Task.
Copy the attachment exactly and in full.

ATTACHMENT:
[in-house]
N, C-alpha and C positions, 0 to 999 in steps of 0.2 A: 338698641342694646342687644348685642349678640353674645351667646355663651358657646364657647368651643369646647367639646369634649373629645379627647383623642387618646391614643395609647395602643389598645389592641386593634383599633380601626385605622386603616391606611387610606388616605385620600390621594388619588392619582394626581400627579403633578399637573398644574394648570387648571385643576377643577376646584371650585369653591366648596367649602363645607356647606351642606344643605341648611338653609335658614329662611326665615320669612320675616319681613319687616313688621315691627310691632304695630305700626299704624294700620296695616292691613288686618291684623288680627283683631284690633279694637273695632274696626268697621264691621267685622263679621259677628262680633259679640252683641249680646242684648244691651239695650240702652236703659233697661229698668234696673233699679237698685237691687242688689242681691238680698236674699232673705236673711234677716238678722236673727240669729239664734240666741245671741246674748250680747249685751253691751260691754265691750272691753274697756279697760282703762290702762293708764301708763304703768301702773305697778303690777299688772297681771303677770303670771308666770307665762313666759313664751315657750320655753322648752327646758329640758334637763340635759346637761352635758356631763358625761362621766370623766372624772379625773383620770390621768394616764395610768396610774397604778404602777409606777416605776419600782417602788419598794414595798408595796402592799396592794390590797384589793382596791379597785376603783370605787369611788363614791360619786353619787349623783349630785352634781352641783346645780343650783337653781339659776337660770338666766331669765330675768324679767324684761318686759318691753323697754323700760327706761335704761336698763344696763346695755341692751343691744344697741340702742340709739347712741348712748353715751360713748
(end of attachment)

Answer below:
[in-house]
N, C-alpha and C positions, 0 to 999 in steps of 0.2 A: 338698641342694646342687644348685642349678640353674645351667646355663651358657646364657647368651643369646647367639646369634649373629645379627647383623642387618646391614643395609647395602643389598645389592641386593634383599633380601626385605622386603616391606611387610606388616605385620600390621594388619588392619582394626581400627579403633578399637573398644574394648570387648571385643576377643577376646584371650585369653591366648596367649602363645607356647606351642606344643605341648611338653609335658614329662611326665615320669612320675616319681613319687616313688621315691627310691632304695630305700626299704624294700620296695616292691613288686618291684623288680627283683631284690633279694637273695632274696626268697621264691621267685622263679621259677628262680633259679640252683641249680646242684648244691651239695650240702652236703659233697661229698668234696673233699679237698685237691687242688689242681691238680698236674699232673705236673711234677716238678722236673727240669729239664734240666741245671741246674748250680747249685751253691751260691754265691750272691753274697756279697760282703762290702762293708764301708763304703768301702773305697778303690777299688772297681771303677770303670771308666770307665762313666759313664751315657750320655753322648752327646758329640758334637763340635759346637761352635758356631763358625761362621766370623766372624772379625773383620770390621768394616764395610768396610774397604778404602777409606777416605776419600782417602788419598794414595798408595796402592799396592794390590797384589793382596791379597785376603783370605787369611788363614791360619786353619787349623783349630785352634781352641783346645780343650783337653781339659776337660770338666766331669765330675768324679767324684761318686759318691753323697754323700760327706761335704761336698763344696763346695755341692751343691744344697741340702742340709739347712741348712748353715751360713748